Reviewed by DAN STUMPF:

SEBASTIEN JAPRISOT – The 10:30 from Marseilles. Doubleday Crime Club, hardcover, 1963. Pocket, paperback, 1964. Souvenir Press, UK, hardcover, 1964. Originally published as Compartiment Tueurs, Paris, 1962; translated into English by Francis Price.

THE SLEEPING CAR MURDERS. Fox, 1966. First released in France, 1965, as Compartiment tueurs. Yves Montand, Simone Signoret, Jean-Louiis Trintingnant, Michel Piccoli, Catherine Allegret and Jacques Perrin. Written and directed by Costa-Gravas.

   Two approaches to the same story, with striking differences.

   In the book, the 10:30 a.m. train from Marseilles pulls into Paris and the guy who cleans out the cars finds a dead woman, strangled in her berth (one of six) in a sleeping car. The Police begin their investigation at the logical place: find out who else was in that compartment and see what they know.

   Inspector Graziani and his assistant Jean-Lou get the unenviable assignment of tracking them down, with the dubious help of their superior, a sub-chief who likes to talk in pithy but useless aphorisms (“Cover everything. It’s always where you don’t look….”) whereupon….

   We cut to Berth 226 and the man who used it last night: What he was doing there, how he interacted with the other passengers, and his reaction on finding out the Police want to talk to him. Then, as he rehearses his story, someone comes up from behind and shoots him.

   Graziani and Jean-Lou, meanwhile, are still running down leads and find themselves with a problem: One passenger tells them there was a berth unoccupied; another passenger insists there was a man in it; and the woman who bought the ticket maintains she was there all night.

   Then we cut to another Berth and the woman who used it; what she was doing on the train, what she saw there, and a long bit about her background. She tells the Police everything she knows, and after they leave, someone comes up from behind and shoots her.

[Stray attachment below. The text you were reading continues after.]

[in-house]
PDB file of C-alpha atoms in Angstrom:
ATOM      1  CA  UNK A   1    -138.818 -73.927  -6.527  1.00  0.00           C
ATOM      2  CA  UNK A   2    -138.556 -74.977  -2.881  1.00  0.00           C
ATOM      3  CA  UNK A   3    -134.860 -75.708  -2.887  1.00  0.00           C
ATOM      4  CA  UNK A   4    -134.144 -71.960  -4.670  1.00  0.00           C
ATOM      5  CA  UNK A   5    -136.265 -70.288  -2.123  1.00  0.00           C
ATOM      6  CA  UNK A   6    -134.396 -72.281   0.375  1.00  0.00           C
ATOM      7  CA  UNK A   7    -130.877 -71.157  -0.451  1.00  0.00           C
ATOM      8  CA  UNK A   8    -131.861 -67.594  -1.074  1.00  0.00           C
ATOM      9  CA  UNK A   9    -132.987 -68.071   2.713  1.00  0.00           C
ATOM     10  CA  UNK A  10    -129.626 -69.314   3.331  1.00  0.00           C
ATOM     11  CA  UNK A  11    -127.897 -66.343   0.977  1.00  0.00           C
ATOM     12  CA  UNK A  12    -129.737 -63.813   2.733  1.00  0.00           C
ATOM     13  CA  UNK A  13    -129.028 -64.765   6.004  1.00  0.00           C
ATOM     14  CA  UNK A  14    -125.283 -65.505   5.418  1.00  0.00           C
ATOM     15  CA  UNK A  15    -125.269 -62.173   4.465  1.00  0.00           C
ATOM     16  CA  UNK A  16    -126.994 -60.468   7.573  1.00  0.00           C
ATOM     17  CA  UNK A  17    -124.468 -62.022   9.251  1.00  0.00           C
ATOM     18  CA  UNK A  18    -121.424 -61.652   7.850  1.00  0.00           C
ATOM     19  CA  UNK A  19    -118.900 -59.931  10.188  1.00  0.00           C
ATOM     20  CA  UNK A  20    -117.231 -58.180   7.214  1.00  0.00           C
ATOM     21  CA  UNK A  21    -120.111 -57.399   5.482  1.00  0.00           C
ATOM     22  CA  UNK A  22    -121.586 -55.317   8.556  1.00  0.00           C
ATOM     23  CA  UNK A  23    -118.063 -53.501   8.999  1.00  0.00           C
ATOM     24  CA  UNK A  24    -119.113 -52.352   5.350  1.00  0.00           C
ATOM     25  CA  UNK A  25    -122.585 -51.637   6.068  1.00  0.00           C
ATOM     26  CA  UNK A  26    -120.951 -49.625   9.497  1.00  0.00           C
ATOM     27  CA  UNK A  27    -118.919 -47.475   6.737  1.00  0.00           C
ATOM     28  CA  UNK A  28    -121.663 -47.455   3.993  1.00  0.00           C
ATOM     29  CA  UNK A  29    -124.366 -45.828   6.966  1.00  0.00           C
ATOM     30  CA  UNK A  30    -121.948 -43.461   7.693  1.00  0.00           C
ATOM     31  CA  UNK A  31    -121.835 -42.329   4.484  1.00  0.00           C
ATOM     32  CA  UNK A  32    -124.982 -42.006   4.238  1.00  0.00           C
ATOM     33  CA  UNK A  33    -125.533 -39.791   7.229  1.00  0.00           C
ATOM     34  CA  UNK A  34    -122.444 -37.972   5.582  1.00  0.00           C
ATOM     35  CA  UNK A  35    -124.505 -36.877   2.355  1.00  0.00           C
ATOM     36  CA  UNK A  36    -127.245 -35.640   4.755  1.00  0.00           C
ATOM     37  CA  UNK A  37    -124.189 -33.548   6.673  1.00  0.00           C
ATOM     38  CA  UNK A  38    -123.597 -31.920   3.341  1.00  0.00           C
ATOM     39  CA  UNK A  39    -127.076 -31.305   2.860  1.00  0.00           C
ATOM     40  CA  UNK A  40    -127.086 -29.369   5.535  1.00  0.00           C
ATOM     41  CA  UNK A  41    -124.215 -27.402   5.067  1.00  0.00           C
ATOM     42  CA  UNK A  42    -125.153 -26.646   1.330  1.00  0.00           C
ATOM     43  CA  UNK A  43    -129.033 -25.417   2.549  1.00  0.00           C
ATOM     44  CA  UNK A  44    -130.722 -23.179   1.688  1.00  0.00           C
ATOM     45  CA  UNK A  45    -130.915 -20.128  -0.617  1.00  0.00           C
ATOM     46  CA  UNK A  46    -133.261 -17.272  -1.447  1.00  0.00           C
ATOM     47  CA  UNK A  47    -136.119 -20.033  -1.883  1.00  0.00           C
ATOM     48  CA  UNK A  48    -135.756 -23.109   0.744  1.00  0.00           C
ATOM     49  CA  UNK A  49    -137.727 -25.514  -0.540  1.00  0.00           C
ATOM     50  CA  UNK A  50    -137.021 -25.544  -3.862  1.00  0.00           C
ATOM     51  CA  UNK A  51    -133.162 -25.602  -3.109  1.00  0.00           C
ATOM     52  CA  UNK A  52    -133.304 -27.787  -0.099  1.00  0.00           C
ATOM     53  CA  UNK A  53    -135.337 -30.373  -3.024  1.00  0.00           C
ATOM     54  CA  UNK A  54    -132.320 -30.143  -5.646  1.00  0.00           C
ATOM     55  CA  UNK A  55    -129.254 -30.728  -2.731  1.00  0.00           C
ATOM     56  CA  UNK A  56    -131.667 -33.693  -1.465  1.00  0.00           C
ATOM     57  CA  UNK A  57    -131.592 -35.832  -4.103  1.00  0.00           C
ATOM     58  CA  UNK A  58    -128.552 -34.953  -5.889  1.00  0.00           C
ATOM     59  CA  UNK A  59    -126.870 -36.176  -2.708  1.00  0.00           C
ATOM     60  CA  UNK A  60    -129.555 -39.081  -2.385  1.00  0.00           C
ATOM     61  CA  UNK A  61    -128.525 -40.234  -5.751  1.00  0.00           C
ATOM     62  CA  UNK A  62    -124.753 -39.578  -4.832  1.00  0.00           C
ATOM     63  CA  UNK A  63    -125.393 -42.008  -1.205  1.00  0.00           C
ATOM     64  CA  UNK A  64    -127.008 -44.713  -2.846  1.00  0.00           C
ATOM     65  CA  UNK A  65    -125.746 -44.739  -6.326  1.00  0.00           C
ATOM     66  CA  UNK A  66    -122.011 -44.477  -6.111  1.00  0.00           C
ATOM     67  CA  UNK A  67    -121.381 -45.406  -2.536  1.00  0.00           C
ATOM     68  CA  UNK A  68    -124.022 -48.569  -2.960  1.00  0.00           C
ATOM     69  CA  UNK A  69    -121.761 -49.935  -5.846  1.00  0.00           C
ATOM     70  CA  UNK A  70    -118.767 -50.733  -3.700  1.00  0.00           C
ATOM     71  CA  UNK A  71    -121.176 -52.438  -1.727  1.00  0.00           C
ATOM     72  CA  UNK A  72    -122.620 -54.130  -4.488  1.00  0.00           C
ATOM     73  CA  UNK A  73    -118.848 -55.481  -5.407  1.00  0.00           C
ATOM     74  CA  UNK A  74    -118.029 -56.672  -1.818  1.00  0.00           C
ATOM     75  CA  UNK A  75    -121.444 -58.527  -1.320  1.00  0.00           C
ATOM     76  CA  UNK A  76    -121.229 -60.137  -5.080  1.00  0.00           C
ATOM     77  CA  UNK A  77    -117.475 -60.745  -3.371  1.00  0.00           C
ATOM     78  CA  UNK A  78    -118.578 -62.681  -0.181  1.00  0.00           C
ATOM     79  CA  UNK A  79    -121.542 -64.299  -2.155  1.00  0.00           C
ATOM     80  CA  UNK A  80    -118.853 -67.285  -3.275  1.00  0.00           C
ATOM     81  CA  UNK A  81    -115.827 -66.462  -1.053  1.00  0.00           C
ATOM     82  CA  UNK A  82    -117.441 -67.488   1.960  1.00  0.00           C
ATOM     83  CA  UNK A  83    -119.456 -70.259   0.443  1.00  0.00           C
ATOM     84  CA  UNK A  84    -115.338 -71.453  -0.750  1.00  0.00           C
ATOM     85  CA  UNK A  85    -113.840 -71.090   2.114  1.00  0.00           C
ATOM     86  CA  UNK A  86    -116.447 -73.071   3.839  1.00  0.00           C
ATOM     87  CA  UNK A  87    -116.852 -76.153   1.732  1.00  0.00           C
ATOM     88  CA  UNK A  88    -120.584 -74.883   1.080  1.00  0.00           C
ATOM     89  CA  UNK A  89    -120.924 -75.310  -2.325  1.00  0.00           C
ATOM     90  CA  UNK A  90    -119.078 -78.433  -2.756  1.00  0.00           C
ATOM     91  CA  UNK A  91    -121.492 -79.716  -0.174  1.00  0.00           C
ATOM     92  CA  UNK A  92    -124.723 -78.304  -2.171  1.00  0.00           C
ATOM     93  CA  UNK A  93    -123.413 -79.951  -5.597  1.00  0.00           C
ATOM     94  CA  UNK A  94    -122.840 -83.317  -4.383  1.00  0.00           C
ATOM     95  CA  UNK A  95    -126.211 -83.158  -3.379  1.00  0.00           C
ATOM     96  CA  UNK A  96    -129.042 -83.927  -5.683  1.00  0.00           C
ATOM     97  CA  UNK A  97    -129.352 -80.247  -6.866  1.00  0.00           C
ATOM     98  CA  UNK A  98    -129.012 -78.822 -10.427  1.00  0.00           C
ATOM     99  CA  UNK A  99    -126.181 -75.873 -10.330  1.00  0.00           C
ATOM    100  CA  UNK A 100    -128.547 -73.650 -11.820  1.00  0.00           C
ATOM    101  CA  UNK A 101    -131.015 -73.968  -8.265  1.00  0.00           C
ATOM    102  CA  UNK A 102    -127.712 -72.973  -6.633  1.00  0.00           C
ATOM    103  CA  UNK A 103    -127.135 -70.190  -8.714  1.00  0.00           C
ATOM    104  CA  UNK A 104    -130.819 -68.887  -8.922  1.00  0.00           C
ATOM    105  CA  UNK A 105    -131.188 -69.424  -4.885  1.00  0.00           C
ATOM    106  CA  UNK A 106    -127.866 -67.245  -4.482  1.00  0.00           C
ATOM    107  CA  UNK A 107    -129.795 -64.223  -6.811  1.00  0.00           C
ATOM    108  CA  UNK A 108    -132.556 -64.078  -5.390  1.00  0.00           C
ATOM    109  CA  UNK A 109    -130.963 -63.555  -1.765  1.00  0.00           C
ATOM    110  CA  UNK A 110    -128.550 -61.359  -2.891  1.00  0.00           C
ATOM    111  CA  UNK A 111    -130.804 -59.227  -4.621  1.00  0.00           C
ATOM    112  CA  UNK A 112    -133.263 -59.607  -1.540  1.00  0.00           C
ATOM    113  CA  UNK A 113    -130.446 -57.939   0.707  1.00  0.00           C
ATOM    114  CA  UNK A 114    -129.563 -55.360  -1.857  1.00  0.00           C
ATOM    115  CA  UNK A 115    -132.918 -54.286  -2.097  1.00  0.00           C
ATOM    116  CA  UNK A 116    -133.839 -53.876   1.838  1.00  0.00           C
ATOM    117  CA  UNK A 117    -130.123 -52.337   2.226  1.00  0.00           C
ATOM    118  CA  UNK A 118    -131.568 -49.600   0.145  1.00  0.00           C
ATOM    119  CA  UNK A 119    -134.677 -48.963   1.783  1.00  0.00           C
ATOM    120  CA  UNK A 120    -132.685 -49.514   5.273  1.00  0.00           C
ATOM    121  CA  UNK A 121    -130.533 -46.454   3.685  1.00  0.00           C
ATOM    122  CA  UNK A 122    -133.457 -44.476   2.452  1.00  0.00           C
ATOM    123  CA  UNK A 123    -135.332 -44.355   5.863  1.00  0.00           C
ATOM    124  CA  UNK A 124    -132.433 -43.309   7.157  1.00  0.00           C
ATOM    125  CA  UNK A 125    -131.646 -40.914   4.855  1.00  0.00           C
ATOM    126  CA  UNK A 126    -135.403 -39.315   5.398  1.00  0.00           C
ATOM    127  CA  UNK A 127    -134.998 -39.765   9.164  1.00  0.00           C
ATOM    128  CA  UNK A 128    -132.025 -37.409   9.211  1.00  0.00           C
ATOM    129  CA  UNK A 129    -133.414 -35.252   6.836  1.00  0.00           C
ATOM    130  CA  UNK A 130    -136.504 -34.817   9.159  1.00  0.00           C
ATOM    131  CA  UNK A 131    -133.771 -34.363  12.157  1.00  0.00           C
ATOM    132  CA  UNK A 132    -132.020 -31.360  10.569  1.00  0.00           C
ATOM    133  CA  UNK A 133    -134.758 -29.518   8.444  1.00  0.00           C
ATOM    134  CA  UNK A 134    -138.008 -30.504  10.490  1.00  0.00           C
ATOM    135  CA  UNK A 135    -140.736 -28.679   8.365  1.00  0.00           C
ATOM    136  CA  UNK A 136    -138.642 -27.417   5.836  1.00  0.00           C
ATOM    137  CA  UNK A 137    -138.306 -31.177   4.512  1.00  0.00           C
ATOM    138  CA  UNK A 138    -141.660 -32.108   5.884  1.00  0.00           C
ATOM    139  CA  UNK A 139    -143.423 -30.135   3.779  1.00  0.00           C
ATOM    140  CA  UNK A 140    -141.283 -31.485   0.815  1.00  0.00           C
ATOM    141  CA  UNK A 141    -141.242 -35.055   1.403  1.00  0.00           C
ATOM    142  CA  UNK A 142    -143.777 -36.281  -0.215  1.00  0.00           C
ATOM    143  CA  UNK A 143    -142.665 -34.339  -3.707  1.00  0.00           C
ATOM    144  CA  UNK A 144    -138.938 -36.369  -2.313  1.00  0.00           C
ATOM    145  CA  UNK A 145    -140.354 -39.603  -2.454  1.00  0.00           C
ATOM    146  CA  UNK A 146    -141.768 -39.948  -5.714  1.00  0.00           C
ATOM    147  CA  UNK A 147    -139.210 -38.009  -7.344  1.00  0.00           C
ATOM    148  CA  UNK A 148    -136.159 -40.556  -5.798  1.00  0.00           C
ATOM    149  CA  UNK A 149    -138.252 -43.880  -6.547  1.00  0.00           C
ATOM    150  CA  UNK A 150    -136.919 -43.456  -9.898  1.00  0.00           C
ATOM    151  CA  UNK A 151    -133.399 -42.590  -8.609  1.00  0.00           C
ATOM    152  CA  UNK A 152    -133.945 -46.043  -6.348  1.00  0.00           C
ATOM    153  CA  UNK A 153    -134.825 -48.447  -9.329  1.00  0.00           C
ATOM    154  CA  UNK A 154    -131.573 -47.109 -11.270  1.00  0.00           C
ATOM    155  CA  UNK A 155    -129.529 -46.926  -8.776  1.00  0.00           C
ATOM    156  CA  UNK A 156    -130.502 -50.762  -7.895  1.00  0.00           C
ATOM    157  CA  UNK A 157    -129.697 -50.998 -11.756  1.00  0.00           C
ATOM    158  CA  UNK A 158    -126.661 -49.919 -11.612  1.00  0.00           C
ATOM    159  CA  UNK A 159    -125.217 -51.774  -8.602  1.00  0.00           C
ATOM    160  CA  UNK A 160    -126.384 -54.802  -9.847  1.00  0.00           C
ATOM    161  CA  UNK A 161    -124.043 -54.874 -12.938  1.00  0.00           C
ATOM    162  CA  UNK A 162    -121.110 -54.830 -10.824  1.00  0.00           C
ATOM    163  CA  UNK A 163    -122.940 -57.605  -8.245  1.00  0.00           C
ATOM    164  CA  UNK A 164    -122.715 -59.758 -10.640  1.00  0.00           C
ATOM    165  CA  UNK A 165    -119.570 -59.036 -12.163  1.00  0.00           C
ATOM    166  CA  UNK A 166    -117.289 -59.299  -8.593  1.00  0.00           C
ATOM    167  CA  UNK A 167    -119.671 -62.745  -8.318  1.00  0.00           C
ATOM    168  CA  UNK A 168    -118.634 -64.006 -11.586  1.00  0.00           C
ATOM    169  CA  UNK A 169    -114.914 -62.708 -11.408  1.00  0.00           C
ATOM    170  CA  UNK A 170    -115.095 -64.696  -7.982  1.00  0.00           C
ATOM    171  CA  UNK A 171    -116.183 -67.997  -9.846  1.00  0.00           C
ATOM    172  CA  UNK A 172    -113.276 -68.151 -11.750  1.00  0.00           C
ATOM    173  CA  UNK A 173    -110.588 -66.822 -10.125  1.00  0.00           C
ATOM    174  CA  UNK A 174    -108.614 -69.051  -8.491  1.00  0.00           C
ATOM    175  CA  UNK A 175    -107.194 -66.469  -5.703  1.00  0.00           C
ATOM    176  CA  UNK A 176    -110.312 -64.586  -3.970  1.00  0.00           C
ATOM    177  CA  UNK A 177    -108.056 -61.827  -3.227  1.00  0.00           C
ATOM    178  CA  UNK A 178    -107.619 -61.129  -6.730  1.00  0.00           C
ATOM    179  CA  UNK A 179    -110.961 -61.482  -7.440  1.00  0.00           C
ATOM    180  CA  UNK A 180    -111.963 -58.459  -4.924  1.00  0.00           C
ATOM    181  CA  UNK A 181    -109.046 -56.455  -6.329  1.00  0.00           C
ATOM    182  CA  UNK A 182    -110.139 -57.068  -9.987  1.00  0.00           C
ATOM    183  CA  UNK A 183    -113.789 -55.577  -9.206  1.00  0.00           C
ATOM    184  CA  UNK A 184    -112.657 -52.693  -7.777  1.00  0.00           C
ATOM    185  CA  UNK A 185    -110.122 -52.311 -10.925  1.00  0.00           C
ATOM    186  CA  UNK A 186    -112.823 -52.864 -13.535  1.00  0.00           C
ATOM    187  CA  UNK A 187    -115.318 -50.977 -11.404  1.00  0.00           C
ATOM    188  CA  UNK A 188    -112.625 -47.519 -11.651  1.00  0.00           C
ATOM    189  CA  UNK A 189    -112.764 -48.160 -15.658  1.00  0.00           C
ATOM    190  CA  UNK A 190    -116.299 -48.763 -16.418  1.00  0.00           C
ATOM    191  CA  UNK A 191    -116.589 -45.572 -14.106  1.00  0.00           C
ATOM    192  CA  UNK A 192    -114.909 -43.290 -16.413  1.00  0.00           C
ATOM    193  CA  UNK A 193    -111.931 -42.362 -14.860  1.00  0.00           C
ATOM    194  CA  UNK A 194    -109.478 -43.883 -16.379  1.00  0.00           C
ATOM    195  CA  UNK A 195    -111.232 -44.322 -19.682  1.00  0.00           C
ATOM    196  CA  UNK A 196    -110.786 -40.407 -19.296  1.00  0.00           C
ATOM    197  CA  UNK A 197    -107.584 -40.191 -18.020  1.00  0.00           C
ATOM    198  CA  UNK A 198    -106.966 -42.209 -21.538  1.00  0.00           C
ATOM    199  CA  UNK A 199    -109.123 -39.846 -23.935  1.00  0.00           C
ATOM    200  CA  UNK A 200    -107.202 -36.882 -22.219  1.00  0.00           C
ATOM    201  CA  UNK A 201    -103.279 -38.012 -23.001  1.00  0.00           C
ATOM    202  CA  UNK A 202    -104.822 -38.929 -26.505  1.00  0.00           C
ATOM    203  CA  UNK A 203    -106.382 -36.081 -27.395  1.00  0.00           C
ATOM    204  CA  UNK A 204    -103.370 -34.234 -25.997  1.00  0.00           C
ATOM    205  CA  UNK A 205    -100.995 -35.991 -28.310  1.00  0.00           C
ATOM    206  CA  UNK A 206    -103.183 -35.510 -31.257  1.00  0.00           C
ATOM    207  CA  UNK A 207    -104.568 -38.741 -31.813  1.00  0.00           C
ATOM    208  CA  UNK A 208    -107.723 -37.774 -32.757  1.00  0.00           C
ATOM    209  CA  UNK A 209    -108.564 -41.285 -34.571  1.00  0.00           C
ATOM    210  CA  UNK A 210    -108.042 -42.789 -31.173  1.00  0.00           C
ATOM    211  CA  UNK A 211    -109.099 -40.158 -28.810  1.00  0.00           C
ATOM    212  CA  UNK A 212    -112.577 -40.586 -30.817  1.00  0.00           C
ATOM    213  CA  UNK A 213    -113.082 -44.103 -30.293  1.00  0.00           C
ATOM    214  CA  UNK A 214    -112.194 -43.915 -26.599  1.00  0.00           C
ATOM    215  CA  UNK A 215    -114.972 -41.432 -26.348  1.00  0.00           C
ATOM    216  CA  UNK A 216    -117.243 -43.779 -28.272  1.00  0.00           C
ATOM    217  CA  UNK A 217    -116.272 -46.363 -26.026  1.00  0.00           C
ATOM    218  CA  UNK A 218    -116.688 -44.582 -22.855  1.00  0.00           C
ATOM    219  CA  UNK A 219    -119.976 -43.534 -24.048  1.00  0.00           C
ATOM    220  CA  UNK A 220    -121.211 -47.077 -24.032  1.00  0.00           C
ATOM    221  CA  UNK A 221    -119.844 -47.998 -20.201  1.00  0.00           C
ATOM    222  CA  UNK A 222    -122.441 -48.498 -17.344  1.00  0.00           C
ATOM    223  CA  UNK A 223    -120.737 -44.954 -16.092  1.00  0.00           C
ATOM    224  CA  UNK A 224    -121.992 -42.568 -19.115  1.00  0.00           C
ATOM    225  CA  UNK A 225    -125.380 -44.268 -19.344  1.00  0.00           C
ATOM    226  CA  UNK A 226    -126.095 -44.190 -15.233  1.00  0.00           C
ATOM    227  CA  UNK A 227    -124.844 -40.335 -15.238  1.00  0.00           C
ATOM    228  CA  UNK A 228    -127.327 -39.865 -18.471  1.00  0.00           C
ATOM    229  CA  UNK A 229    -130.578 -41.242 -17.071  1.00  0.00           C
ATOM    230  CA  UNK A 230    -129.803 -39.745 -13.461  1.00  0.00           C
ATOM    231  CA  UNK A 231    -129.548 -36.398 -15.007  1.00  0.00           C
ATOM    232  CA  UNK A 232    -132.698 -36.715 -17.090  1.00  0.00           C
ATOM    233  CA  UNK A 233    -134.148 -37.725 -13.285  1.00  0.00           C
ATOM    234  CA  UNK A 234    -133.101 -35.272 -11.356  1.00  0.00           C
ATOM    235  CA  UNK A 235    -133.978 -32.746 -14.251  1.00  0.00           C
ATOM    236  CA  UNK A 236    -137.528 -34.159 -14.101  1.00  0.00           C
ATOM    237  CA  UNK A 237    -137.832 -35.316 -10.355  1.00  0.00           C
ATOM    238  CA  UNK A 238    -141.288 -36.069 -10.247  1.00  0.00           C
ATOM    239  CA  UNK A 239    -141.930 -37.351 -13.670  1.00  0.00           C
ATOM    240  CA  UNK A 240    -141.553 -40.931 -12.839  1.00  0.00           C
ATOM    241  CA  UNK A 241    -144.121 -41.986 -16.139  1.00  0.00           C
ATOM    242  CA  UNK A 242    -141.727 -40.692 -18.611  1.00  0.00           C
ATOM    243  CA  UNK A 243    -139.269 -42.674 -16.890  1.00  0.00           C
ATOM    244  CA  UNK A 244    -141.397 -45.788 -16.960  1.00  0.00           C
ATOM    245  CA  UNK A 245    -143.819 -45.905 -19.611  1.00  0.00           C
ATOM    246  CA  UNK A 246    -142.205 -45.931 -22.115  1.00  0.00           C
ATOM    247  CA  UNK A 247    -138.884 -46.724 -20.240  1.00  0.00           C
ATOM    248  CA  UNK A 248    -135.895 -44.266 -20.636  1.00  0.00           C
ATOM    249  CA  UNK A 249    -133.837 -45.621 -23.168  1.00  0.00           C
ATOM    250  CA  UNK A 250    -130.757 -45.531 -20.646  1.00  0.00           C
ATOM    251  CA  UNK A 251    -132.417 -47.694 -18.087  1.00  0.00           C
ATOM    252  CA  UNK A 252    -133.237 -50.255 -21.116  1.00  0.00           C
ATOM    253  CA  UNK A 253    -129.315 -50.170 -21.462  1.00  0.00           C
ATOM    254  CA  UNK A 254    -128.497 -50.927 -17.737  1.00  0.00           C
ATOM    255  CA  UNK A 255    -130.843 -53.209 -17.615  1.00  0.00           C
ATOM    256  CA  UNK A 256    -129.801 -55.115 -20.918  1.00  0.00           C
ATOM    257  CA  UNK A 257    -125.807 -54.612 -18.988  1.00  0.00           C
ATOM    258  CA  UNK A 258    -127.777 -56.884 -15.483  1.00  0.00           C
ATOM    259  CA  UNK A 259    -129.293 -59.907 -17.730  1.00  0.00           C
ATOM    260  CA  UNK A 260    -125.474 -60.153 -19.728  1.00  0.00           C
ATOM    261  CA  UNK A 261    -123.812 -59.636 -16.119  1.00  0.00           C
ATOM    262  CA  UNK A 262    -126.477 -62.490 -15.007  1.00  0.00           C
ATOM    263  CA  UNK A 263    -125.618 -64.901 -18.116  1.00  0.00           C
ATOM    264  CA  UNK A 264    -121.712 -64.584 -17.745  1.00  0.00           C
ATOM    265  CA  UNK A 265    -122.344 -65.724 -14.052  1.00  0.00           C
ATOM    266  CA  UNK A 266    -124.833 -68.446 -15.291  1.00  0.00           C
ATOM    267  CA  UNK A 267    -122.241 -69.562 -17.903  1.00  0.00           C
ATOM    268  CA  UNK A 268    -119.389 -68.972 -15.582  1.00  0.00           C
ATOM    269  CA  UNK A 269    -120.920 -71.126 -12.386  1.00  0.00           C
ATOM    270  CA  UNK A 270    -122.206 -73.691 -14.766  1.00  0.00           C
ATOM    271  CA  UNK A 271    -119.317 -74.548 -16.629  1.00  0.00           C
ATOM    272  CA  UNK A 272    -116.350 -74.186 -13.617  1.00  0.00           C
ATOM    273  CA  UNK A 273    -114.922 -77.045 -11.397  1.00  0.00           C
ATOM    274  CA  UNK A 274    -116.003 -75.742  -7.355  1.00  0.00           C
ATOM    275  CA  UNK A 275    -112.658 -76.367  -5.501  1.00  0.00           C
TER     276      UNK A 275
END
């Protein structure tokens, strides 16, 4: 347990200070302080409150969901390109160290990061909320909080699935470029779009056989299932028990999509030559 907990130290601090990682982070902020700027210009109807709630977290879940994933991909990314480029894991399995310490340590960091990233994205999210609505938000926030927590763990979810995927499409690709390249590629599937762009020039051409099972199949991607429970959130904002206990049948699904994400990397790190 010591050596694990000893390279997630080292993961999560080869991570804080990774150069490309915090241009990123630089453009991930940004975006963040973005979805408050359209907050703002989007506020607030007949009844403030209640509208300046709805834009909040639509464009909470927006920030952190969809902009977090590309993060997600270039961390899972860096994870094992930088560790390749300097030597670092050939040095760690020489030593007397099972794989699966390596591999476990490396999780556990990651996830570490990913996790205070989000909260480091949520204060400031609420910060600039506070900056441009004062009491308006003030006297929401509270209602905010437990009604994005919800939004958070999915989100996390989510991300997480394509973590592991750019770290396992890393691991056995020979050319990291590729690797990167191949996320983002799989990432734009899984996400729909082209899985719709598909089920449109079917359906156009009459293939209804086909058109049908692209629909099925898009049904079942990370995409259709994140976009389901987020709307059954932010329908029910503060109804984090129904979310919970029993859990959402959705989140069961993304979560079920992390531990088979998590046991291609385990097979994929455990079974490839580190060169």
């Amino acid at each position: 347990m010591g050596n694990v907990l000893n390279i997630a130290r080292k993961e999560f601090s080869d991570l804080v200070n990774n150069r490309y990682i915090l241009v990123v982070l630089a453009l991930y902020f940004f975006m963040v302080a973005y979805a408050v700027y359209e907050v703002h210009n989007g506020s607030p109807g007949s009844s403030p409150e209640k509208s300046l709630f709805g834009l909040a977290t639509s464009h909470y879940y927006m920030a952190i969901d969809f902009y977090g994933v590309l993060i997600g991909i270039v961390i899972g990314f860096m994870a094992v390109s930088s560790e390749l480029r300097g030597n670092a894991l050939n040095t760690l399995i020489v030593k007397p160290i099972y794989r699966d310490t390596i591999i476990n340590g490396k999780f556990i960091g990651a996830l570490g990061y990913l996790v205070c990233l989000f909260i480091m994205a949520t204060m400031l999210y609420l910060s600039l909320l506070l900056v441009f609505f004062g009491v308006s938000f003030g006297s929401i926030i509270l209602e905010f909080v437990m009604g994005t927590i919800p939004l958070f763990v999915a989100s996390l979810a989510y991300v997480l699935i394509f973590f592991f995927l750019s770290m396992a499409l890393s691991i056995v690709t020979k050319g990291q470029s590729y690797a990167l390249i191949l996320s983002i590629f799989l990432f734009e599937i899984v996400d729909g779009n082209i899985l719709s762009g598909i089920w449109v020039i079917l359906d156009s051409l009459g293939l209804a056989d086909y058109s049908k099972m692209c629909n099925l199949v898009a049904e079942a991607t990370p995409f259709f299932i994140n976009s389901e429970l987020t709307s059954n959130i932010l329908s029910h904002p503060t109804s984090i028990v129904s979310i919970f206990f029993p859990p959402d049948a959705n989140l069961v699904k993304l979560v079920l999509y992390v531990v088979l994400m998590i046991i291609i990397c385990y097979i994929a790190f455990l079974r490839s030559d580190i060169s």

And so it goes as we follow the investigating officers, then switch to another passenger… who also ends up dead. And then another. And then… well, you get the idea; someone is killing everyone who was on the train that night. But why? And how is the killer finding them?

   Then, as we’re running out of berths, the pattern breaks and we get the answer to the riddle of the not-empty bed. We also get a charming tale of young love and youthful idiocy, mixed with a tense cat-and-mouse between the police, the killer, and his last victim.

   Japrisot’s puzzle is a tricky one, and I applaud his craftsmanship, but I have to say things tend to drag a bit when he details the lives of his passenger/victims. It’s as if he’s more interested in the puzzle than the characters — and it shows.

   Costa-Gravas’s film suffers from something similar; things drag seriously when he gets into the minutia of the characters involved, but he manages to save the effort with some sly visual tricks and camerawork that manages to be stylish without showing off.

   Interestingly, he also chooses to reconstruct the story in linear fashion. We start with everyone getting on board before the murder, see them interact, understand the problem of the empty berth right from the start, and get involved with the young klutzes who end up being pursued by the killers.

   Yves Montand has the dog-weary look appropriate for a police detective, and Simone Signoret radiates her usual overstuffed star power, but the most interesting performances come from Catherine Allegret and Daniel Perrin as a pair of youngsters caught up in the machinations of Japrisot’s tricky plot. Together they convey the kind of emotional reality one finds in the best films of Francois Truffaut, and I found myself wanting to see more of their affairs and less of the murders, well-done though they are.

   And one other nod to cinematic convention: Where the book wraps up with off-page arrests, interviews and confessions, the movie ends with a car chase and shoot-out; well done, but I still wanted to see more of those crazy kids.